August 17, 2010. Retrieved online August 18, 2010 from Christine Rogel, Las Cruces Sun-News
LAS CRUCES – It was a big day at New Mexico State University on Tuesday.
Hundreds turned out to witness the inauguration of Barbara Couture as the university’s 25th – and first woman – president in 122 years.
“Some people say that women are often more collaborative in their approach to leadership. I would like to think that that’s the way my leadership will be carried out,” Couture said.
“I want to make sure that we have an open dialogue among our constituency at the university so that we can get the best ideas and so that we can continue to make the university better.”
Couture, as she thanked her family members, including her deceased parents Chester Zawacki and Angela Markowicz Zawacki, was moved to tears. Almost 20 members of Couture’s family were present.
Mayor Ken Miyagishima, an NMSU alumnus, proclaimed Aug. 17, 2010, as President Barbara Couture Day in Las Cruces and Regents Chairman Ike Pino presented Couture with the presidential medallion.
NMSU freshman Kelby Erickson watched the inauguration online. He said he thinks Couture will bring change to the university based on her statements about improving graduation rates.
“I think that she’ll definitely try to make students more interested in school and so hopefully that will make New Mexico State a better school than it already is,” Erickson said.
Couture pledged to make graduation rates a top priority over the next five years by asking NMSU administrators to examine any “barriers we put in front of our students on their path to graduation.” That includes excessive pre-requisites, limited access to advisers and inadequate assistance with student loans or scholarships. In addition, Couture said she’ll support programs that help students choose majors earlier and select courses that help them graduate on time.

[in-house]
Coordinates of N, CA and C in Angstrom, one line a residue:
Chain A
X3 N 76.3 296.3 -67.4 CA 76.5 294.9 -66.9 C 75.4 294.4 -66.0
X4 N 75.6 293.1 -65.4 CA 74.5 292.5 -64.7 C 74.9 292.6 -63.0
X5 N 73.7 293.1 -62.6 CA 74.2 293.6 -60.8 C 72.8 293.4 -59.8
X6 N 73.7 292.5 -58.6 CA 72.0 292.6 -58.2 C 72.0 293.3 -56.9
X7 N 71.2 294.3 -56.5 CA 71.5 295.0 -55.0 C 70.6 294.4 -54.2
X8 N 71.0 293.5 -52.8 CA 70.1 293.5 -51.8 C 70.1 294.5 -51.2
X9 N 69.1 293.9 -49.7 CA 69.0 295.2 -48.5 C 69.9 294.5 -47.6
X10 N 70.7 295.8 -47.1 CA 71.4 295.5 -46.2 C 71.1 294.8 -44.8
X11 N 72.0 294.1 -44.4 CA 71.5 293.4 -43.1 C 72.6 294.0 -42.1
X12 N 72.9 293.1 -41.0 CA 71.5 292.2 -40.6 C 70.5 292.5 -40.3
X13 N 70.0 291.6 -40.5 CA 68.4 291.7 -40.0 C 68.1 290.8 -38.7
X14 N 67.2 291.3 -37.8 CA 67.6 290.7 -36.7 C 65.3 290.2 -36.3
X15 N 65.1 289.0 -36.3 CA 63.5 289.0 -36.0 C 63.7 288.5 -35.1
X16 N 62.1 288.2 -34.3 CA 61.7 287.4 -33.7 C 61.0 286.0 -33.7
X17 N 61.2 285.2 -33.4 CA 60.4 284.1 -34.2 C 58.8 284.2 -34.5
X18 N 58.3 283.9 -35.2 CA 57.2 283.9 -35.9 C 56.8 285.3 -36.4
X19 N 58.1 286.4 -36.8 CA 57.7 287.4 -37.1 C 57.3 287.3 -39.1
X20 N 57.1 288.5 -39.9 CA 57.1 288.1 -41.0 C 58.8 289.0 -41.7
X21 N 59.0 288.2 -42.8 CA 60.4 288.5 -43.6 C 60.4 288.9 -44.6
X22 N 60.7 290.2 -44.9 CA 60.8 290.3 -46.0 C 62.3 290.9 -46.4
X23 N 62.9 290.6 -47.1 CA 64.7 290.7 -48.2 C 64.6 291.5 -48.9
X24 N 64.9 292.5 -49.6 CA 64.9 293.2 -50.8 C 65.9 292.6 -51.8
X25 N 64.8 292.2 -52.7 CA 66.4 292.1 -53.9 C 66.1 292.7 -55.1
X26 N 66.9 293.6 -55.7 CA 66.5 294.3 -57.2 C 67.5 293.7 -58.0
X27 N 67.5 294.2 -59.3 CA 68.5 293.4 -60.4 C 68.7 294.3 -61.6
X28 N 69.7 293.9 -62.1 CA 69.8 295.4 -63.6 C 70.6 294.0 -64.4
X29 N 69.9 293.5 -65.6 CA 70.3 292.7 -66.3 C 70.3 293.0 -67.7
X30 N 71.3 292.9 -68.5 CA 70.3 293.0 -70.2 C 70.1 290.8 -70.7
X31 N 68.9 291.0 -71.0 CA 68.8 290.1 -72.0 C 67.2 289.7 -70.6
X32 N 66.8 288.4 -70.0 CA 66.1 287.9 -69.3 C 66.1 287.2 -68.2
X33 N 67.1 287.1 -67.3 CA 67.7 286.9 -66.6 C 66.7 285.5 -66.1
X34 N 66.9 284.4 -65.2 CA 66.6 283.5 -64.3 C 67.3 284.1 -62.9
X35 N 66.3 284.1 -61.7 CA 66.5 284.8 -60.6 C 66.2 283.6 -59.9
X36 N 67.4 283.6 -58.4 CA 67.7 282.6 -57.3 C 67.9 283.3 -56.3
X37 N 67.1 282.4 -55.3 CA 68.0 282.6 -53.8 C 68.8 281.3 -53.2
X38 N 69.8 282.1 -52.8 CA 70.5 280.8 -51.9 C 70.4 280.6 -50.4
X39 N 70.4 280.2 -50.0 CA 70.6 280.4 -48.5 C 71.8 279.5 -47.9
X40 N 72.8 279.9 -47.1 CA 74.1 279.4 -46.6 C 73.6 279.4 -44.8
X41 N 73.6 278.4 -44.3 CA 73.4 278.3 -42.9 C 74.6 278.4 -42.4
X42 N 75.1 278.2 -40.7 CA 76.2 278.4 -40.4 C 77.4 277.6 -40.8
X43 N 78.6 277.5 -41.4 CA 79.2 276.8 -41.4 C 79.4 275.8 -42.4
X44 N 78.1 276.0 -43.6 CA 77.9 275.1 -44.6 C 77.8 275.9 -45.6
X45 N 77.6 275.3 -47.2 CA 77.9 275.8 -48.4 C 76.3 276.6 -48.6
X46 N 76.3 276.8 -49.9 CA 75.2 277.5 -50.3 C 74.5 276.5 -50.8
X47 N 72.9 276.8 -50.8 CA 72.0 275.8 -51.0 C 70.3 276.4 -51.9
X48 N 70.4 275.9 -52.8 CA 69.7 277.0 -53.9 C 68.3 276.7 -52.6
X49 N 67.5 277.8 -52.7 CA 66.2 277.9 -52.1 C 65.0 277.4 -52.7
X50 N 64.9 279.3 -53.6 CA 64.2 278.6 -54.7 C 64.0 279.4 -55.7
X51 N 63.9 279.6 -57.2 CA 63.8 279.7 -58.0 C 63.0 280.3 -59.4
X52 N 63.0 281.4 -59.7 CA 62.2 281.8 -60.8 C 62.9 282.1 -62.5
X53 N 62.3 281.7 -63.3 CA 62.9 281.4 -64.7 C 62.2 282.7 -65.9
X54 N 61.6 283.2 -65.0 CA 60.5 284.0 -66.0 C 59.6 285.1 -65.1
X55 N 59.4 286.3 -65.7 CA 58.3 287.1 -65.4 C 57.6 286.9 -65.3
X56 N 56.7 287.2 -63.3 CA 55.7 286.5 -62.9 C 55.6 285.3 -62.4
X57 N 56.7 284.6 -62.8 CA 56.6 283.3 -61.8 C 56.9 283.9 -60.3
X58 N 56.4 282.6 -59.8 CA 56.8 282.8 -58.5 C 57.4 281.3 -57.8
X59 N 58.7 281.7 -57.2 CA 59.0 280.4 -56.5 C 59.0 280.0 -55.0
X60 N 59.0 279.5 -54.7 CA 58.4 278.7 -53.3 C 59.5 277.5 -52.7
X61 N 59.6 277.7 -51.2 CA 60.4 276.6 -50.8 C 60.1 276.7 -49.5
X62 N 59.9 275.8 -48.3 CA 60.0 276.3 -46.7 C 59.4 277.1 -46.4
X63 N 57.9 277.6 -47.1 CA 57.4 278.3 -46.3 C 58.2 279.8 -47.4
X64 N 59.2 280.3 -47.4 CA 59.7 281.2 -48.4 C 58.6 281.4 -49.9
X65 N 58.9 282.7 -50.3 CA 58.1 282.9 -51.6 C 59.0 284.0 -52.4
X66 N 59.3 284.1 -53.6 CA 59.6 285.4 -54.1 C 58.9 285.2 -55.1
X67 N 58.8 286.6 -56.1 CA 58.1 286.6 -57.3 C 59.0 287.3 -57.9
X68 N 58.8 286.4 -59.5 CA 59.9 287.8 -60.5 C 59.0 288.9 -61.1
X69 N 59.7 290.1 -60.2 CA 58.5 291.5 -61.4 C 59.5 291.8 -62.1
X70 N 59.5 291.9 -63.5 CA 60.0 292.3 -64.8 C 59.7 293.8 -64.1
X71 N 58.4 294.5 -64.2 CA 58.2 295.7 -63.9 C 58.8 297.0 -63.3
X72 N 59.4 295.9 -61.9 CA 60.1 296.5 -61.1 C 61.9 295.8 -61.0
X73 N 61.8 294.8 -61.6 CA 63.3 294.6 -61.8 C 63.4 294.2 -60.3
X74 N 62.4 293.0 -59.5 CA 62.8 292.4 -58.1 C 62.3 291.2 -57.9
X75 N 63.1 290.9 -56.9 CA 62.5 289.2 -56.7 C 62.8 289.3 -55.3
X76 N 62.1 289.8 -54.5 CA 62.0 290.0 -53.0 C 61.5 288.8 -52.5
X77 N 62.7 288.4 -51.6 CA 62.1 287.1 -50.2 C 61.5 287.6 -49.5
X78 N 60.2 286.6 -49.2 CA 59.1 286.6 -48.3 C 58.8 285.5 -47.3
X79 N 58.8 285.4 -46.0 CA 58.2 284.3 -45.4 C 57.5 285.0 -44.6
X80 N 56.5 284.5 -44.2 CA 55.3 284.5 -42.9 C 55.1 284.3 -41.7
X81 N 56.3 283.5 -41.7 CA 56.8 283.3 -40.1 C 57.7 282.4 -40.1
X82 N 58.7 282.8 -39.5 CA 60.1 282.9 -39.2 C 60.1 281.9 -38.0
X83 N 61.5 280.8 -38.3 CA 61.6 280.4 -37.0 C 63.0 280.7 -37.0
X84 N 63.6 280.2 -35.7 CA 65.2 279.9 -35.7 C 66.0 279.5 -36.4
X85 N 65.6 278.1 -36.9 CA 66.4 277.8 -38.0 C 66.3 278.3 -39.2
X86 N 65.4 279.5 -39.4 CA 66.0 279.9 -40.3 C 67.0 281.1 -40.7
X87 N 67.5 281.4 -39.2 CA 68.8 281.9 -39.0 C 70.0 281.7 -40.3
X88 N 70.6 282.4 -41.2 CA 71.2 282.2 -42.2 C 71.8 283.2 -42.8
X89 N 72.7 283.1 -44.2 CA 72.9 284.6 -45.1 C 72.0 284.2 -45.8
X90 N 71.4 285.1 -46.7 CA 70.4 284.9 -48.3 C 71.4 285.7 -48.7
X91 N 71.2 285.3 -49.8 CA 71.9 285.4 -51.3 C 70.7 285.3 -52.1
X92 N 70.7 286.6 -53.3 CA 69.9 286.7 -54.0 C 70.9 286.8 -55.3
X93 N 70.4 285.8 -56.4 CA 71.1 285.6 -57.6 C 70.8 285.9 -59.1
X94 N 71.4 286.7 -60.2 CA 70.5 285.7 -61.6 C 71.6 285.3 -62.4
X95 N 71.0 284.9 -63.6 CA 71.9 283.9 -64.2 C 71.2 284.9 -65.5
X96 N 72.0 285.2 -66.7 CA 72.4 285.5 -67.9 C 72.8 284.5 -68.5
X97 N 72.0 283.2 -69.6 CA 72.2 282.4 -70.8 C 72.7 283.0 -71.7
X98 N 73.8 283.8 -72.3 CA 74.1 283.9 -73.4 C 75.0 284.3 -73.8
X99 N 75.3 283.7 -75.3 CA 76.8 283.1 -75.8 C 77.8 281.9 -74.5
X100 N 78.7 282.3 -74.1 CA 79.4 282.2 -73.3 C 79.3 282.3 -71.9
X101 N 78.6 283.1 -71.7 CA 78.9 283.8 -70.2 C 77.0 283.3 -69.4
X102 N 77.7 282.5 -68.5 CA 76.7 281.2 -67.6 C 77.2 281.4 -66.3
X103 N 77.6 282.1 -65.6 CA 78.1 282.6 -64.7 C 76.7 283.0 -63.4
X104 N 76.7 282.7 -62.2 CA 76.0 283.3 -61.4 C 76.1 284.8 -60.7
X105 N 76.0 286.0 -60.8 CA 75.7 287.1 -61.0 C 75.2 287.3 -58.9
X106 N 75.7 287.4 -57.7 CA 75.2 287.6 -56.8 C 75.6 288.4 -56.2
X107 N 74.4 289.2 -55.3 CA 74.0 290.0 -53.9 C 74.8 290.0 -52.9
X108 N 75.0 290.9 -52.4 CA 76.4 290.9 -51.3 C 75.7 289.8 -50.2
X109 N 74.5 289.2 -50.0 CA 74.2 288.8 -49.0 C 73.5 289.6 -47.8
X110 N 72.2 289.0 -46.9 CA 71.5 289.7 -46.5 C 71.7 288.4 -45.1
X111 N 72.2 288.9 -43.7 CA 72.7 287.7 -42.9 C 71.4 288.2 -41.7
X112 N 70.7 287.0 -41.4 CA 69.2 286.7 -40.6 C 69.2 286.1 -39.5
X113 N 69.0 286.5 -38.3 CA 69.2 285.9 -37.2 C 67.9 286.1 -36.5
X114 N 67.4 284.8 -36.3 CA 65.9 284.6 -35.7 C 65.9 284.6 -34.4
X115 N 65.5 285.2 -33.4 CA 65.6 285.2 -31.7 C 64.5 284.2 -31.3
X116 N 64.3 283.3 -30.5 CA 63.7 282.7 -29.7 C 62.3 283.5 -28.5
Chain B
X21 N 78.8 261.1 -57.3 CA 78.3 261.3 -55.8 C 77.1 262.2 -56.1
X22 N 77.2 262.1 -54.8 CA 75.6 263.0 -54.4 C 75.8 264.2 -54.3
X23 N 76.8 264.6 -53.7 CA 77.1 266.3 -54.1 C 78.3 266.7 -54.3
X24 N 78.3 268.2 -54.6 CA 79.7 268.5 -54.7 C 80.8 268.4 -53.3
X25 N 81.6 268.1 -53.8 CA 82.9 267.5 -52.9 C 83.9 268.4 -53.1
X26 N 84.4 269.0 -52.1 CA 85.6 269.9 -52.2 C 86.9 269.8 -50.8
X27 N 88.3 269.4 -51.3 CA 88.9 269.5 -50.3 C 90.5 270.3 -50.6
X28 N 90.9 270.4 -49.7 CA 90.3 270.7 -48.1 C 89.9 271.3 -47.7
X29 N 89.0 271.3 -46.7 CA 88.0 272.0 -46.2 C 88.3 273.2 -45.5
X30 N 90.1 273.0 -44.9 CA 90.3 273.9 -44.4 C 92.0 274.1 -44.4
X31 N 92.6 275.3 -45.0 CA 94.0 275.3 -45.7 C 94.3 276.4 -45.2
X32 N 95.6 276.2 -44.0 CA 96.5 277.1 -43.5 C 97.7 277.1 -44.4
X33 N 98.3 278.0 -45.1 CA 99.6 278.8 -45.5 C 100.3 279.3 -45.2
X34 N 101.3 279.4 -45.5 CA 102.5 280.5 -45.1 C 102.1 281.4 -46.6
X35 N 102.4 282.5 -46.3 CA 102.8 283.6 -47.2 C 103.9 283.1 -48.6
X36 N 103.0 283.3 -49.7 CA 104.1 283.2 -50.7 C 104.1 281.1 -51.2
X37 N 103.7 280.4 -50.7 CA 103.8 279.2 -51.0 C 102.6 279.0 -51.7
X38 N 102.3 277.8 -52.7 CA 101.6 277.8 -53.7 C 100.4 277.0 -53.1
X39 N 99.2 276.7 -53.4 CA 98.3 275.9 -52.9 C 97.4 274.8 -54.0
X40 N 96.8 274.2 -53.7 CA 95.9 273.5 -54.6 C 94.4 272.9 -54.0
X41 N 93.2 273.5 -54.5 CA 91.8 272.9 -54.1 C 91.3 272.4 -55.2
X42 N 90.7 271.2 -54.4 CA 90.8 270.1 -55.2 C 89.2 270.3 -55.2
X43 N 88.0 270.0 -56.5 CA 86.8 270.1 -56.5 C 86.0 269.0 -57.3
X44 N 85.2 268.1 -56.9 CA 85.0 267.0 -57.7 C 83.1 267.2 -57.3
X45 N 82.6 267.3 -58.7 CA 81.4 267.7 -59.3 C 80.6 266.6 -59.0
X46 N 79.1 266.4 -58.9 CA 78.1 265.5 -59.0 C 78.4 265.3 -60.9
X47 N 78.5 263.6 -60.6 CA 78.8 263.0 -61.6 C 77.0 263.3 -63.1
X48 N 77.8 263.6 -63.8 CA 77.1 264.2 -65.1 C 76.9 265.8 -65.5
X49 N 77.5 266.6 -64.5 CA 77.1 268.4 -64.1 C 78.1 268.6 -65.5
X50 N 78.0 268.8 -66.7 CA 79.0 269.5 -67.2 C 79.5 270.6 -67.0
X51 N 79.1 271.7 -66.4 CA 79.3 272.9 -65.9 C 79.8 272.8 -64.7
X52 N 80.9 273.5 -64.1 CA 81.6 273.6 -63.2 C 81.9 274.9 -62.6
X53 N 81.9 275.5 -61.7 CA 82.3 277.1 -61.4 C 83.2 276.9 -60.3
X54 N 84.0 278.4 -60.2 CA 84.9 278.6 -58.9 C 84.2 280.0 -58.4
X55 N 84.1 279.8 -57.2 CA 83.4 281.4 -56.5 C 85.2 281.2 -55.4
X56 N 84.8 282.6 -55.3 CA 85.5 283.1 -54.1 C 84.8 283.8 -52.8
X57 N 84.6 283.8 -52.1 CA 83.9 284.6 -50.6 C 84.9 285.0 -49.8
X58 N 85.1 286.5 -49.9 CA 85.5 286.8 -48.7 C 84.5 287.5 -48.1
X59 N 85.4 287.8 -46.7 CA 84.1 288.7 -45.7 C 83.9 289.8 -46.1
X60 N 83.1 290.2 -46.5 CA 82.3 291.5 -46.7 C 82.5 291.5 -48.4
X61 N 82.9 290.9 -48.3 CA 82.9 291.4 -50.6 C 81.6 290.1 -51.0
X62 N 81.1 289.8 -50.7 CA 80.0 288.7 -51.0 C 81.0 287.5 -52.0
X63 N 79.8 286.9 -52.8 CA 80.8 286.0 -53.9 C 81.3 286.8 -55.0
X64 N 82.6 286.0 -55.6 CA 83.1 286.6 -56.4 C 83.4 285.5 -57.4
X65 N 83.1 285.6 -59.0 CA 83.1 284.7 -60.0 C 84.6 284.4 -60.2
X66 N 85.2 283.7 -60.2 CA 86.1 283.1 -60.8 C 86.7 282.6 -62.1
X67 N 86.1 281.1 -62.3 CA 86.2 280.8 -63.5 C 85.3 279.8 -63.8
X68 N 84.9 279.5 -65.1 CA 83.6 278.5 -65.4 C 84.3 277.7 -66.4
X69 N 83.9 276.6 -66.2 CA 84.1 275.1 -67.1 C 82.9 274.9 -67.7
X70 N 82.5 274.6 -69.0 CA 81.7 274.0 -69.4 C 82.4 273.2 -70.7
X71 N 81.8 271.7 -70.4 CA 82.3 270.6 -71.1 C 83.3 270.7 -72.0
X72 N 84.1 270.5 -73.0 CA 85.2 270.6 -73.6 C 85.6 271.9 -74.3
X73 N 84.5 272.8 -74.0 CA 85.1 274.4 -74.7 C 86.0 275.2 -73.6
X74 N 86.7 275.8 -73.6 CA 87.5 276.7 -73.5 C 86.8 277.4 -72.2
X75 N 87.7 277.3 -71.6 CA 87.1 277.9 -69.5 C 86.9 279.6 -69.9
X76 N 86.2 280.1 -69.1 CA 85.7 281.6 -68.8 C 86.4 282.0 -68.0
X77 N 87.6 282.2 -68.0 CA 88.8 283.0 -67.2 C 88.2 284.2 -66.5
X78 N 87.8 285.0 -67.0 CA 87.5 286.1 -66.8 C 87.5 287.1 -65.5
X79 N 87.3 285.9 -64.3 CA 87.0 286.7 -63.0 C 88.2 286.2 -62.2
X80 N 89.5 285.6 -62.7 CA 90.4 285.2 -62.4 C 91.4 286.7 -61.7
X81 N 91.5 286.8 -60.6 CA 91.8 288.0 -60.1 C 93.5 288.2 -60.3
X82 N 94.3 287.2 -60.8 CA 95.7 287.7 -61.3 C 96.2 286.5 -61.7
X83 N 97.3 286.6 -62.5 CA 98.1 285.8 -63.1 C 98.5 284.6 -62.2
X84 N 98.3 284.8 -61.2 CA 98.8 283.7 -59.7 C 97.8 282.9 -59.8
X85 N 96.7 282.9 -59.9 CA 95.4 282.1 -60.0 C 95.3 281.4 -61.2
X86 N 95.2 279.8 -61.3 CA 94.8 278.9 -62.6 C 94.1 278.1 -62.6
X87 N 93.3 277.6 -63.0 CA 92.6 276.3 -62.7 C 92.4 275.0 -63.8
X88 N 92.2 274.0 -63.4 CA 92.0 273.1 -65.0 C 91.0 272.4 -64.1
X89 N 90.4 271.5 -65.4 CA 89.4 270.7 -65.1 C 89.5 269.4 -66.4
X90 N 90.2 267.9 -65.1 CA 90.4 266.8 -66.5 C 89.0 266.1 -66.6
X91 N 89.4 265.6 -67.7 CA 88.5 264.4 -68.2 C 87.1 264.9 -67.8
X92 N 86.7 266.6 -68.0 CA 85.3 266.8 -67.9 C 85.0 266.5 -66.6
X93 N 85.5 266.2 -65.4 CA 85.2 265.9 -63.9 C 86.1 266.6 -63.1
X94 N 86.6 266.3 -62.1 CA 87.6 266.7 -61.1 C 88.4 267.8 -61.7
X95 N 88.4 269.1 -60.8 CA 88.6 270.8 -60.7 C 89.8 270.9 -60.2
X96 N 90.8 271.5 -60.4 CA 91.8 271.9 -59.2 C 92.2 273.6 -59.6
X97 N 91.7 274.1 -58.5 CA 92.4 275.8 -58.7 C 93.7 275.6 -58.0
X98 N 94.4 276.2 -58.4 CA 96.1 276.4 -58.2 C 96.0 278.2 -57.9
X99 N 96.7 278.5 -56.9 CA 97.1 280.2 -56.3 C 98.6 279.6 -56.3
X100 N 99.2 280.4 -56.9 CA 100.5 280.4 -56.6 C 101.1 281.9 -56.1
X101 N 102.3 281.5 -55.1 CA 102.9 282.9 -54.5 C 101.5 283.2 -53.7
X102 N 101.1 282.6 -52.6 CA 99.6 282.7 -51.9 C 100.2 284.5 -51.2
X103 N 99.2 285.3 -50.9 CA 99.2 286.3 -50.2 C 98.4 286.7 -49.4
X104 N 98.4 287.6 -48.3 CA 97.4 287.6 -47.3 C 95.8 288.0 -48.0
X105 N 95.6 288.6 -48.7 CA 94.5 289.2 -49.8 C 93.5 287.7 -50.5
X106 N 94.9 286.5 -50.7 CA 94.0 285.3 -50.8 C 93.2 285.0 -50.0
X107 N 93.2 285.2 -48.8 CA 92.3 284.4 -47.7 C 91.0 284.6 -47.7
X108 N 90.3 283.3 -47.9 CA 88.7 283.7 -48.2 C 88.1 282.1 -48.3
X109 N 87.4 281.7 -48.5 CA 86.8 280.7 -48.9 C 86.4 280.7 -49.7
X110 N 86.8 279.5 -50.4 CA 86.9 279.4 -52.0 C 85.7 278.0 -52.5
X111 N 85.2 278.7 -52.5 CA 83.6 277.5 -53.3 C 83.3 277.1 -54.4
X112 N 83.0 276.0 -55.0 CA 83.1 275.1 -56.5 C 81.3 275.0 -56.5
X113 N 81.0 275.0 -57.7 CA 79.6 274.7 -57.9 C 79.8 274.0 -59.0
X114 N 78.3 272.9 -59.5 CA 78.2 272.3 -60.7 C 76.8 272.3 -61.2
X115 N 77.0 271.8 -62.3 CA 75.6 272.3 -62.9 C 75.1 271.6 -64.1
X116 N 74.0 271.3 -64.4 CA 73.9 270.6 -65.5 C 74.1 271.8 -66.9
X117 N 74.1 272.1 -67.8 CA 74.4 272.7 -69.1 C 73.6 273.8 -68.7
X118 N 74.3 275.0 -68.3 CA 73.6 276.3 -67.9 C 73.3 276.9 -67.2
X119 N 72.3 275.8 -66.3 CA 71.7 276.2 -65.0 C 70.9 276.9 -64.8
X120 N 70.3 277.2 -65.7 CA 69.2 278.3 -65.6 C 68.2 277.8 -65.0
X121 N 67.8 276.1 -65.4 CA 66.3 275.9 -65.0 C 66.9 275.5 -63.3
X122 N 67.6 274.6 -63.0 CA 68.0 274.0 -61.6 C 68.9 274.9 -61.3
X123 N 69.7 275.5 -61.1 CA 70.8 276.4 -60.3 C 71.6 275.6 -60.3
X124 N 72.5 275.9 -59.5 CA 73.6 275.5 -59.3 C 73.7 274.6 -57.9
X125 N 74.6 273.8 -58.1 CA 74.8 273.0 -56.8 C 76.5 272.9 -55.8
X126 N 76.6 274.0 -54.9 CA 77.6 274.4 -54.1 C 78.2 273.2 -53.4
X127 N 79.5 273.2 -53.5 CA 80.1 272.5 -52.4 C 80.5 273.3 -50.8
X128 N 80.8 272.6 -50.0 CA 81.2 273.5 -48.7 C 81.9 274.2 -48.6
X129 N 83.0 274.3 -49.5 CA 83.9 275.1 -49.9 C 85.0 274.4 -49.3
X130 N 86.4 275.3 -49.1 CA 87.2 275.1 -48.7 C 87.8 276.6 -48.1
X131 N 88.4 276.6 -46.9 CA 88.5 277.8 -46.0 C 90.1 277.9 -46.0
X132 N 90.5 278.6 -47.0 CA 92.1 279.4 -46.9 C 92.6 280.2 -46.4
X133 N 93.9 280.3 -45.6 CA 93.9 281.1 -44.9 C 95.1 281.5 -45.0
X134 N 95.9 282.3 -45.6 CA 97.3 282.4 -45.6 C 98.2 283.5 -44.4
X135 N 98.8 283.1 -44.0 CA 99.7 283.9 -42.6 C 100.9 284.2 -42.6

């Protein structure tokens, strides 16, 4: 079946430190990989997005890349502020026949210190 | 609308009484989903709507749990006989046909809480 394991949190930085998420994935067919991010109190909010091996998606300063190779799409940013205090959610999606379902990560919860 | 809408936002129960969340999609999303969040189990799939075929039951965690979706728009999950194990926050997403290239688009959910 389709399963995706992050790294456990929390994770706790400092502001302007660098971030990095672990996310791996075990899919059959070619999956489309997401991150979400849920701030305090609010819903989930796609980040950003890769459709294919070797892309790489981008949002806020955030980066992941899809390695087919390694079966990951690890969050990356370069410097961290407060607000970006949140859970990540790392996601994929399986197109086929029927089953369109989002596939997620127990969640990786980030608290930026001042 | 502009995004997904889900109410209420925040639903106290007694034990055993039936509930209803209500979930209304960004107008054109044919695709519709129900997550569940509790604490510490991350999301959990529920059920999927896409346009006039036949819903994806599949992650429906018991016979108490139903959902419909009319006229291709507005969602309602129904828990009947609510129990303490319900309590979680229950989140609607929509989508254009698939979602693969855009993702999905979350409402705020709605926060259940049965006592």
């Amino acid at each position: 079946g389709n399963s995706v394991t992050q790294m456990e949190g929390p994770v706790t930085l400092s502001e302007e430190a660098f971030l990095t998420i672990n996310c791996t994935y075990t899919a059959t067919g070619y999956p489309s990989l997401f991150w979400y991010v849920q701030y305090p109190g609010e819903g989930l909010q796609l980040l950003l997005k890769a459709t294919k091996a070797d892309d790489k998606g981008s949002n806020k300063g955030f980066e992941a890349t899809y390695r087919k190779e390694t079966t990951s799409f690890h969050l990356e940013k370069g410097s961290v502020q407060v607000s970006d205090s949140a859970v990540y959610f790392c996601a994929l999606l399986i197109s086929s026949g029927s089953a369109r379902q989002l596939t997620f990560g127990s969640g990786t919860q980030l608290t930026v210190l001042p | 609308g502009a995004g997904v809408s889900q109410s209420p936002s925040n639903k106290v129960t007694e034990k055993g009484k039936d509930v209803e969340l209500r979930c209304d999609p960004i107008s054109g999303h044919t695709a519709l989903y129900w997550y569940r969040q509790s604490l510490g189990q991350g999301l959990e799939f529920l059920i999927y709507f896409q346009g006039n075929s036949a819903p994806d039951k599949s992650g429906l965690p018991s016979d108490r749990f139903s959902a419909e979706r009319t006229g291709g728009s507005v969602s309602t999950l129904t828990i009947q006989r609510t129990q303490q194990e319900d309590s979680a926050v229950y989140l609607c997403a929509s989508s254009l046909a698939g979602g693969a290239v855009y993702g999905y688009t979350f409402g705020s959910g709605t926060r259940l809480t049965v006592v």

She also plans to implement a “mid-semester check program” with freshmen to ensure their plan of study is on track.
Travis Dulany, president of the Associated Students of NMSU, said he was encouraged by Couture’s goal to make graduation rates a priority.
“I think, through Dr. Couture’s leadership, and through her emphasis on partnership, (the diploma’s) value will be increased beyond our wildest dreams here at New Mexico State University,” Dulany said. “We’re so very happy to have her here and have her increasing the value of our diplomas.”
At the helm of one main campus and four branch campuses with more than 29,000 students and 4,000 faculty and staff and 295 degree programs, Couture recognizes one challenge she faces is managing a growing university with declining resources.
NMSU’s general budget was cut by $12.3 million and the university faces an additional budget shortfall in state funding this fall.
“We’ve been very well prepared for this; we asked our faculty staff and administrative units to prepare a 2 percent, 6 percent and 10 percent budget reduction last year and that prepared us to be able to look at our administrative house in a very serious way. We took some pretty goods administrative cuts that have given us a backlog to take care of problems that might come in the future,” Couture said. “But the bottom line is, we need state support.”
Read the Las Cruces Sun-News article.